Let’s get this rambling thing finished, otherwise I’ll be talking about it longer than the last Lockdown
Part three, you might say, of my thoughts on the significance of vinyl. (You can see Part 2 HERE.) We’re, from memory, up to point…
Relating to an earlier point, certain bands are known by the style of their sleeves. They are given a brand, an identity by the sleeve art and because that sleeve art is large, the identity is more significant and noticeable. They become ingrained in musical culture.
Artist, Roger Dean’s fantasy-based landscapes have been used on so many Yes albums that their LPs can be spotted at 30 paces while any Yes-related artist, anyone who even has a tenuous Yes-connection, now uses the same art style.
Punk. Anyone sporting a Jamie Reid sleeve graphic style is given instant cache.
The Grateful Dead? The skull is all over their works. Iron Maiden has tweaked that into an official brand via their Eddie character.
And do I have to mention Dark Side of the Moon?
Sleeve art again and mood. Unless a band is being purposely satirical (i.e. Throbbing Gristle’s 20 Jazz Funk Greats), a vinyl LP will broadcast the tone of the music at 30 paces, before you even see the band and its title.
There’s no way you will confuse a Carpenters LP with Cradle of Filth or with a newly compiled Eurovision collection, for example.
Finishing on a tangent, founder of Elektra Record, Jac Holzman once said that he couldn’t believe that the record industry threw away its fundamental marketing tool – the sleeve of the 12” album.
12: LOVE MARKS
I kid you not, this is – or at least was – a term used by advertising companies. Vinyl has marks of ownership. Experience. Your CD, your download/stream sound exactly like mine but our vinyl copies do not. I know that there’s a click midway through track two on mine. There isn’t on yours. Our records have travelled with us through our lives. Our records bear the scars.
Oh and despite lots of damage, vinyl often still works. Add a single scratch to a CD or remove a single bit from a download/stream and they’re dead in the water.
A turntable is a shrine. Like any spiritual entity, you have to invest in it before it will give back. That changes your psychological position. Ritual actually focuses your attention.
Religions know all about this. You want a great harvest, chum? How’s about a quick sacrifice, then? You want a great life? I want your time and your prayers. You want to feel uplifted? Sing a few of my hymns. You want to play an original Joni Mitchell pressing from the 60s? Then go to the shelf, search and pull it out, pull out an inner sleeve, then the record. Place the record on the turntable, remove bread crumbs and cat hair from the surface, switch on your hi-fi, lift the arm then carefully place it on the outer groove. Then come back in less than 20 minutes and do that last bit again. And then THEN, I might give you all of my music. If you’re a good boy.
You’ve just invested in a moment. That being the case, you’re going to jolly well sit there and hear the fruits of your endeavours, aren’t you?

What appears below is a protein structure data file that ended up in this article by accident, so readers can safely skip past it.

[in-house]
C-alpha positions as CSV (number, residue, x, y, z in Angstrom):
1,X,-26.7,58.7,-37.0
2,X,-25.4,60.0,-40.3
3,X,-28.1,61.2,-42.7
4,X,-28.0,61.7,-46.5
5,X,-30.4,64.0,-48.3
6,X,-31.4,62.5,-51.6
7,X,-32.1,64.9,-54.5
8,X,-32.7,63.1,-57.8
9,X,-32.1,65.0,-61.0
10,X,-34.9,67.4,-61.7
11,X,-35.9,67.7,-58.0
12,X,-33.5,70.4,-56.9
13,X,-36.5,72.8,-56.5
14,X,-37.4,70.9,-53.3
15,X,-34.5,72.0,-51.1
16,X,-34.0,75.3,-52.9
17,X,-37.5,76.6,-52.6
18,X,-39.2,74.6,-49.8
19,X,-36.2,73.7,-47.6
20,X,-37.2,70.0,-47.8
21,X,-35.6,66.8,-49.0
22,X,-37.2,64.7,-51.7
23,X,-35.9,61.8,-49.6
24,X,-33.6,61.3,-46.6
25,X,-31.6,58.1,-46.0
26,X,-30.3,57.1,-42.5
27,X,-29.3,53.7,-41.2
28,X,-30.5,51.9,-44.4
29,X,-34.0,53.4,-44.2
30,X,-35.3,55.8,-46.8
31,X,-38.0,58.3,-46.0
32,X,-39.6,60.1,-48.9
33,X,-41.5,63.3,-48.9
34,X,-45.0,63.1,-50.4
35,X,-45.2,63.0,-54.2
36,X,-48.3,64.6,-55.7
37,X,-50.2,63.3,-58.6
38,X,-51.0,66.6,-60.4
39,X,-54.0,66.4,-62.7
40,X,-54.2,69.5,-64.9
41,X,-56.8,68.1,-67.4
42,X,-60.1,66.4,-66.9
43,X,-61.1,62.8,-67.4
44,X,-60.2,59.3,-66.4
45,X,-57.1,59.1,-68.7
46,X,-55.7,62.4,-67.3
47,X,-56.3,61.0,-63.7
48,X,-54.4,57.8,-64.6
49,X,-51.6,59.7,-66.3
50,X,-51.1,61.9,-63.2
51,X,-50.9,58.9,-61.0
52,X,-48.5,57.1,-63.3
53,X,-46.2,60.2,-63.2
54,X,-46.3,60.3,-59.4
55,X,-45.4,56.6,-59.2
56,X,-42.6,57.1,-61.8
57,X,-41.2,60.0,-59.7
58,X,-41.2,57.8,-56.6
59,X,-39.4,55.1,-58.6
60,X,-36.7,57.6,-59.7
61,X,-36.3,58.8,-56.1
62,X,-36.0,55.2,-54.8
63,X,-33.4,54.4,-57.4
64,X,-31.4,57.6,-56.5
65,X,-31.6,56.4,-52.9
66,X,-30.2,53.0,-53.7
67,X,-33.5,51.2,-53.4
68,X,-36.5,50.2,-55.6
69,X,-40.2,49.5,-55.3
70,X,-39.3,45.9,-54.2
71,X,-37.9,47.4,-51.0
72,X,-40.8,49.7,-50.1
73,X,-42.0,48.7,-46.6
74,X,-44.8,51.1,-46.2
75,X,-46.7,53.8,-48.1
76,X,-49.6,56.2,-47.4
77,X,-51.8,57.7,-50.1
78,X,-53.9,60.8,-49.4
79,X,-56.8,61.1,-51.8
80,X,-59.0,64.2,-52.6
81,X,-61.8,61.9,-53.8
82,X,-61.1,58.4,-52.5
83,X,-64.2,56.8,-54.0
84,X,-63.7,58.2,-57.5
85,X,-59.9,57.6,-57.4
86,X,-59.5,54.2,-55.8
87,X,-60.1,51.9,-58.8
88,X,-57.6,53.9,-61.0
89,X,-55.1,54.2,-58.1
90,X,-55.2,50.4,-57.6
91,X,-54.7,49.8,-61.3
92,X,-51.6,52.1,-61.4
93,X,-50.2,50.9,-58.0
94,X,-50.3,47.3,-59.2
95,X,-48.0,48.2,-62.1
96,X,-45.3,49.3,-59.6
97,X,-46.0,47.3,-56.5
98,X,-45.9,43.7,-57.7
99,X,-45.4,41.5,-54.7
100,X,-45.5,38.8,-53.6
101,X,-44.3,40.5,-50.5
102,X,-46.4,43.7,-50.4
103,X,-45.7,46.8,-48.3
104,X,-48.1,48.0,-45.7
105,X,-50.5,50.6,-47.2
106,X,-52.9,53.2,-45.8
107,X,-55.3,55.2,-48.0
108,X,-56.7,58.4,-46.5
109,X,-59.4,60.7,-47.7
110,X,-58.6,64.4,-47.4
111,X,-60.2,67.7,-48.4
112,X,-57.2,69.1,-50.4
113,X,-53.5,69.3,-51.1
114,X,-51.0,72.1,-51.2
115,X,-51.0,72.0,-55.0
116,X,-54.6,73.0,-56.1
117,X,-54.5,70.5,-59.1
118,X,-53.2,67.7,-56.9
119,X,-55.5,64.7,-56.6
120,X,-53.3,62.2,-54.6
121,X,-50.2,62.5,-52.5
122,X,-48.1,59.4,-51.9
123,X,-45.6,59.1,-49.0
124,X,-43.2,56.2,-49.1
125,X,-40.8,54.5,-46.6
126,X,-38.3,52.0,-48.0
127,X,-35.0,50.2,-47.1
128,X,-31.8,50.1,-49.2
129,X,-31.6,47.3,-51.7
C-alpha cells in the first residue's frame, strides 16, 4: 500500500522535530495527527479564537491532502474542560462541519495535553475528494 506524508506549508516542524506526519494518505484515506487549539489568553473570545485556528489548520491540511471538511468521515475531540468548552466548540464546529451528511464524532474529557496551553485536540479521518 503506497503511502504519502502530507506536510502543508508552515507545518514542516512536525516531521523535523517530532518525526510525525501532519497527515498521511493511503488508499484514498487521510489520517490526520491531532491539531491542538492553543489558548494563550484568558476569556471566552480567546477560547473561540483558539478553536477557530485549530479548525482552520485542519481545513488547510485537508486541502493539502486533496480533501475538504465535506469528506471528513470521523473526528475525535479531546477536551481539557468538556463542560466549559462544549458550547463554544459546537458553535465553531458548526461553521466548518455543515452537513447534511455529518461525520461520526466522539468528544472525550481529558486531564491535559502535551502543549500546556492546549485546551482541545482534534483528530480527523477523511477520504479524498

What investment is there in button pressing on a phone? And then why should you stop to hear it the resultant music?
It doesn’t care. Why should you?
14: THE VINYL SINGLE
It’s arguable that the music charts would never have evolved and achieved a recognition and a level of importance if the vinyl single had never existed.
Just think about that for a moment.
Then think further about the ramifications of the entire music industry. And radio. And TV. And the media. And the other millions of spin offs from the singles and chart industry. That might now, not even have existed.
Albums are not respected on a streaming platform because they hold no gravitas. Vinyl gives music gravitas. You feel guilty if you physically ‘skip’ a vinyl track.
Streaming albums end up being nibbled at. You play track four, then track nine. Then you dump it for another album, like flicking a TV remote.
You might as well carve out chunks of dried oil paint from the Mona Lisa with a knife to get a taste of that picture. I don’t see a great deal of difference.
THIS IS THE END [BEAUTIFUL FRIEND]
To finish? An extra rambling word about the well worn subject of the Loudness Wars. A brutal conflict associated with the CD format (also downloads and even streaming). One that (mostly…ish) by-passed vinyl.
A war started, not by mastering engineers (they were paid servants and audiophile scapegoats) but by record producers.
Why did it happen? I got this from singer/producer Nick Lowe.
From the 80s, producers could actually see their music output on a computer screen. Producers, for the very first time, could see their music in picture form, as a digital output. And they saw lots and lots of empty space, didn’t they?
They didn’t understand that the space represented dynamic range. Which equalled things like subtlety and sonic contrast.
They thought that filling the space on the computer monitor meant more music. That it produced punch.
They didn’t understand that punch came from the performance. Producers wanted louder music. Because that meant it was noticed. That meant more sales. More money.
Digital started that. Not analogue.
Image by Free-Photos from Pixabay
Photo by Brett Jordan from Pexels
Photo by cottonbro from Pexels
Photo by RF._.studio from Pexels
Photo by Dids from Pexels
Photo by Drigo Diniz from Pexels
Photo by Ivan Boban from Pexels
Photo by Jose Antonio Gallego Vázquez from Pexels
Photo by Daria Sannikova from Pexels